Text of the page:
The harvesters come to life in a busy, cluttered metal fabrication shop on Lodi’s Eastside. Round bins full of nuts, bolts and screws of every size and material line the back wall. Long aisles filled with ceiling-high shelves of metal strips and small parts crowd one corner.
Huge machinery claims center stage in the shop floor, including a robotic welder, a computerized plasma and flame torch to cut out steel like cookies on a sheet, and an 8-foot-tall contraption able to cut and bend steel plates up to 3 inches thick.
The ringing of grinders fills the air, set off by sparks as metal is wrenched into shape. Fifty workers, mostly men who got their training on the job, keep the place humming year-round.
Brown and Burkner got their start in 1979 when they opened the Lodi shop on Beckman Road. During the day, they repaired parts, built custom pieces and sold steel out the door. During harvest, the team transformed into grape harvesters for hire. The machines were so new at the time that few growers could afford their own. The pair from AIM bought two harvesters and contracted with growers to pick grapes.
Brown came from Rio Vista originally, and moved to Lodi when he got married. He left a job at a large corporation to find work that fit with the agricultural roots of his childhood. Aside from spelling out the name of the shop, AIM is his daughter Mia’s name spelled backwards.
Burkner grew up in Stockton and graduated from Lincoln High School. He studied agricultural engineering at California Polytechnic State University, San Luis Obispo, and got his master’s degree in the same subject at the University of Hawaii. In the past, he’s worked for the USDA and helped fabricate harvesters for dates, onions and citrus trees, among other work.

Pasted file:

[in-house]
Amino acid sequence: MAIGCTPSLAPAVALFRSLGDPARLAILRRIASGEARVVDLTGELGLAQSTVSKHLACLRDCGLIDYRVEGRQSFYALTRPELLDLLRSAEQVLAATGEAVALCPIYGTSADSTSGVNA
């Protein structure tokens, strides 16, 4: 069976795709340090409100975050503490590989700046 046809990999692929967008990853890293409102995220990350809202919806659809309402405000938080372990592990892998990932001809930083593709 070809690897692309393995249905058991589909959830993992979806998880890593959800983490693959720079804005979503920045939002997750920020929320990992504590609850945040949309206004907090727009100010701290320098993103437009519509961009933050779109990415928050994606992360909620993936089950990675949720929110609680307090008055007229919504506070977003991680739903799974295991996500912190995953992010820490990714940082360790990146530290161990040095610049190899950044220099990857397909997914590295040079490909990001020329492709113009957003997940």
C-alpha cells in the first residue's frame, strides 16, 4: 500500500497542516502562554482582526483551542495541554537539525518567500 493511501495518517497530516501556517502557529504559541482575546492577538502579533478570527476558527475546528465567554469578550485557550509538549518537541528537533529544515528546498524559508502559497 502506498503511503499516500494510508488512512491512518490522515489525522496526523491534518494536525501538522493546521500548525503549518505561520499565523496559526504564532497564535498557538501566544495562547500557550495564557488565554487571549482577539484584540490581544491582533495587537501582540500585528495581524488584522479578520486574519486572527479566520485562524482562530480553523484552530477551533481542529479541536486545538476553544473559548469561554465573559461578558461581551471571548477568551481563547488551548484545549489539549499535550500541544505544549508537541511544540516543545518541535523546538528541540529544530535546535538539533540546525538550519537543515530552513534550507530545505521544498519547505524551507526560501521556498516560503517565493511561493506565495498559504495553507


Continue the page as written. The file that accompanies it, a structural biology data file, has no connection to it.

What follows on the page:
Tom Homer joined the team in 1980, right out of high school in Paris, Ark. He was with Brown and Burkner through the entire development process.
Homer ran rows in double shifts while Brown and Burkner slept in their pickup trucks on the field in case anything went wrong. But the machines they were using came with too many problems.
“We were using a product manufactured by somebody else, and we had to keep modifying it because it wouldn’t hold up,” Brown said.
They had to be pulled with tractors, and fit awkwardly over the vines. They ran out of gas too fast, and workers were refueling in the dead of night. The picking heads on each machine weren’t adjustable for vines of different heights, so each machine could only work on a few fields. The machines couldn’t even make it over a curb to get to the grapes.
“Forget about the technology of harvesting. We couldn’t even get out to the field sometimes,” said Burkner.